Crisis for Children – Texas CPS must Change

The news stories are happening way too often. Children in the protective custody of the state of Texas are placed in foster homes only to be abused by their foster parents. Victims of maltreatment are revictimized by the system that is supposed to keep them safe. 

The data on this problem is disturbing. 

​From 2010 until 2013 the likelihood for a child to be abused in the state of Texas ranged from 9-9.4 per 1000 children. This rate remains pretty steady and is slightly less than 1%. During the same period the likelihood for a child in the foster care system to be abused by caregivers tripled. This means that in 2013 children placed in foster care only had a 66% reduction in the likelihood of being revictimized. This is completely unacceptable. This means a child that is a confirmed victim of abuse should have a reasonable expectation of placement in a safe living environment and only improves their chances for safety by 66% compared to the general population of children. An improvement for sure but the chances for abuse in the foster care system should be much closer to zero. Recently a judge in Texas has ruled the CPS system in Texas to be unconstitutional due to the rampant problems in the system.

If you read news stories about foster care problems, inevitably it will be reported that caseworkers are overworked and underpaid. This has been the report for all the years that I have been involved in the foster care system (over 20 years). Some the current complaints include:

  • More than 30 percent of investigators — the ones on the front lines of protecting children from abuse — leave each year.
  • One out of every six new hires quits within the first six months.
  • Caseworker salaries have barely moved. In 2007, entry-level investigators earned about $34,600. Today it’s $36,700.
  • State officials say investigators generally juggle about 20 cases at a time, but a state-commissioned study recently showed that the real numbers vary wildly. At one point during the last year, investigators in South Texas averaged as many as 85 cases each. The Child Welfare League of America recommends that investigators carry no more than 12 cases at one time.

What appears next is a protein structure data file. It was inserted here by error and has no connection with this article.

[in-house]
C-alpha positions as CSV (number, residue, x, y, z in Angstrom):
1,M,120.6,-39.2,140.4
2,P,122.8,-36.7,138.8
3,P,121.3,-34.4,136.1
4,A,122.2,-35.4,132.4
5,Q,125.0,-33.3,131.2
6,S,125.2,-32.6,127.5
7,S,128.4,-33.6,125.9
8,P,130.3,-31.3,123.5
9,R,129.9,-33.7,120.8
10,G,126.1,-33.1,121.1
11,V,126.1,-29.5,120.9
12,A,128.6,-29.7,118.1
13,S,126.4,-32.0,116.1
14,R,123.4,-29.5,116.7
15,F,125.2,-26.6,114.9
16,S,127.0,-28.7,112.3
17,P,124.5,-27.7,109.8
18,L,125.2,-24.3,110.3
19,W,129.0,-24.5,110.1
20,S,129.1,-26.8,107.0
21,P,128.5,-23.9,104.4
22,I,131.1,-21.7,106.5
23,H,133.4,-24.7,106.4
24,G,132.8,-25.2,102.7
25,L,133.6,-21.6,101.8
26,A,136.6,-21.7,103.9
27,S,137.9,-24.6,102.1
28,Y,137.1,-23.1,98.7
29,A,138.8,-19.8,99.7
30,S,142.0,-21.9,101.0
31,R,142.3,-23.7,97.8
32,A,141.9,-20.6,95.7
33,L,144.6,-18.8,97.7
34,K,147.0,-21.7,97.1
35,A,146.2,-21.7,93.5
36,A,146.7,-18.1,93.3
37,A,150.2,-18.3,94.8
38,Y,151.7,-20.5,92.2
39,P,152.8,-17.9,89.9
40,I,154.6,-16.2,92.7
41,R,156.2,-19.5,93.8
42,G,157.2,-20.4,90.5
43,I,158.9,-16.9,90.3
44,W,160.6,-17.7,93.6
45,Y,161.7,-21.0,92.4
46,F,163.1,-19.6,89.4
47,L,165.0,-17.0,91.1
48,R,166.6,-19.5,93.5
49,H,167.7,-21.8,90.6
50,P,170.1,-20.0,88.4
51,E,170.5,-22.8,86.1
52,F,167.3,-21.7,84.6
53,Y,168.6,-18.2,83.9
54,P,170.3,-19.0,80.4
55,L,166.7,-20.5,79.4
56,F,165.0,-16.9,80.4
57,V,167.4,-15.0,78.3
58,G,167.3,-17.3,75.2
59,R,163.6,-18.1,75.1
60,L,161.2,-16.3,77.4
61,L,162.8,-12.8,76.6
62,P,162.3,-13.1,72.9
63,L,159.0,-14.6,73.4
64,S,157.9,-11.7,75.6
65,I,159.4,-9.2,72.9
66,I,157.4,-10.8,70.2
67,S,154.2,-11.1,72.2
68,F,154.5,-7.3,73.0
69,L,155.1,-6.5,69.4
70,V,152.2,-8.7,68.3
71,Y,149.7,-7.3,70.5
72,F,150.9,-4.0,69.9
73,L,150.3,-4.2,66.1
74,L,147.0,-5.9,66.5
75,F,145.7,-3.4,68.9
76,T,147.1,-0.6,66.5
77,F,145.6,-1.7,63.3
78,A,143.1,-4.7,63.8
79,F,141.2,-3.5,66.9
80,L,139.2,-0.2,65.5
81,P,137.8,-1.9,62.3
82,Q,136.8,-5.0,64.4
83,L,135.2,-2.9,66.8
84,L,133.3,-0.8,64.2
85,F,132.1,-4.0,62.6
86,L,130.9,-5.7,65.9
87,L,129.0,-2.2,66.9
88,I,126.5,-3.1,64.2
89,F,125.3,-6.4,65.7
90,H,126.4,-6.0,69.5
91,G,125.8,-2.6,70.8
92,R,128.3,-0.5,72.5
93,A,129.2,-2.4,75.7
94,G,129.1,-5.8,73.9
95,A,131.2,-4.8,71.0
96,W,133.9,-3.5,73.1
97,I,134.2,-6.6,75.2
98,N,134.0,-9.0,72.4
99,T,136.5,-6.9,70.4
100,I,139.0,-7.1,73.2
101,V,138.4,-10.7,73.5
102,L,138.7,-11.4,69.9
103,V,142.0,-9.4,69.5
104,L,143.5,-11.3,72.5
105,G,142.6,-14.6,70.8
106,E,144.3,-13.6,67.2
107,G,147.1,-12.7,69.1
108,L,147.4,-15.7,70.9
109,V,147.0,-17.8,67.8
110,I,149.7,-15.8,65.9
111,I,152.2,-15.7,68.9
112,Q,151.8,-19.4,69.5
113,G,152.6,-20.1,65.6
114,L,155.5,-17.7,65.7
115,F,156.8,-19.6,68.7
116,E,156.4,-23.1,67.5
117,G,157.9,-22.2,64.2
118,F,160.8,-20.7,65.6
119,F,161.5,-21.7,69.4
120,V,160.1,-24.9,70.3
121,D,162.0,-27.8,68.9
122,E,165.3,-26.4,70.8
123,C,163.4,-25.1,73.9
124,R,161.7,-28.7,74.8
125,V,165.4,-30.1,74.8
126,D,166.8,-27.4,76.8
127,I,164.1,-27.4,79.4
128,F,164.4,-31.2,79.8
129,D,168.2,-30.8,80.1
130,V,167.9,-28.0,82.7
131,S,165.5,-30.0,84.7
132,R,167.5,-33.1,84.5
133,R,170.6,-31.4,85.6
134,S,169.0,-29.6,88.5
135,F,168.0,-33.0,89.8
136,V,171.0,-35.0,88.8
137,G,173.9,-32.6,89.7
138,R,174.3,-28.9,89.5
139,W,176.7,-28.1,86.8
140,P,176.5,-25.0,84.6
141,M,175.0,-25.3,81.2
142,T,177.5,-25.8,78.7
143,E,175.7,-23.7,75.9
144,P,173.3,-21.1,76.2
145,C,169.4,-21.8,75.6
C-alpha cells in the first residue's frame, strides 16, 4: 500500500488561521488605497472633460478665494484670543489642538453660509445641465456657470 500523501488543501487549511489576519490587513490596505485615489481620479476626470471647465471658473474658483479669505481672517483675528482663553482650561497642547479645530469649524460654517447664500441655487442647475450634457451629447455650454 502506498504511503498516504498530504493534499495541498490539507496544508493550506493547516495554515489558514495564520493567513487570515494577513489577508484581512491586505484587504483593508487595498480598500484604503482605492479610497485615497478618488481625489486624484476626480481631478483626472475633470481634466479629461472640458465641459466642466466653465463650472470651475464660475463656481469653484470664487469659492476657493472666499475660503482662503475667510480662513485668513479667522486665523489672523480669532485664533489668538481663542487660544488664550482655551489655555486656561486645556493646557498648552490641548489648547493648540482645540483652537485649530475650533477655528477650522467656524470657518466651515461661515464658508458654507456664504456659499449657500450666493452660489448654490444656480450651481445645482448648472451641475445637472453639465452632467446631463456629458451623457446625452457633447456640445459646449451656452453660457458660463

• Caseworkers are so bombarded with paperwork that they spend just 26 percent of their time with children and families.

These problems are just a small sample, but they highlight the primary issues of high turnover and lack of contact with children/caregivers. 

As a consultant I have worked with many foster care agencies in the North Texas region. I currently collect outcomes for some of those agencies and have been doing so for close to 10 years. The non-profits are institutional group homes, a model considered by most in the child welfare industry to be an outdated dinosaur that should be eliminated. A fact highlighted by the statistic that less than 5% of foster children in the state of Texas are placed in institutional placement.

The interesting finding is that in all my years of collecting data with these agencies (on over 1000 children) there has never been a report of child maltreatment. This difference compared to the .29% abuse rate in foster care is what we would call statistically significant. It is time for the state of Texas, the media, and professionals in the child welfare arena to stop using the same old tired excuses for the problems in foster care. Stop telling our communities and children that the problem will be solved by throwing more money at it. It is time for a complete reevaluation and overhaul of the system as it exists. It is time for the state of Texas to be courageous, as it has in many other political arenas, and reject the policies and practices that are being promoted from the federal government in the area of child welfare. The citizens and caregivers in Texas know what is best for the children in Texas.

Maybe it is time to reconsider this long held belief that institutional group homes are bad for children. Let me offer three reasons.

1. Accountability
Most of the institutional group homes providing foster care are faith based. Though religious values are not a guarantee against abuses, they offer a protective factor. Many of these programs are operated by administration and oversight boards that maintain a standard for program values and treatment of clients. The good that faith based programs have offered western society far outweigh the problems that have occurred.

2. Stability
Many children placed in institutional group care live in one home for their entire placement. Many experts agree that frequent placement changes are a significant problem in the foster care system. Currently in foster homes only half of children have 2 or fewer homes they they live in while in foster care. This compares to one home for many institutional programs during the 1-2 years a child lives with them. 

3. Community
Institutional group homes form a community or network of relationships. Many talk about the virtues of it “taking a village” and institutional group homes embody this concept. Children in these programs not only have a stable set of caregivers, but other caregivers living in close proximity, and administrative staff (caseworkers, counselors, spiritual mentors, etc.) that see them on an almost daily basis.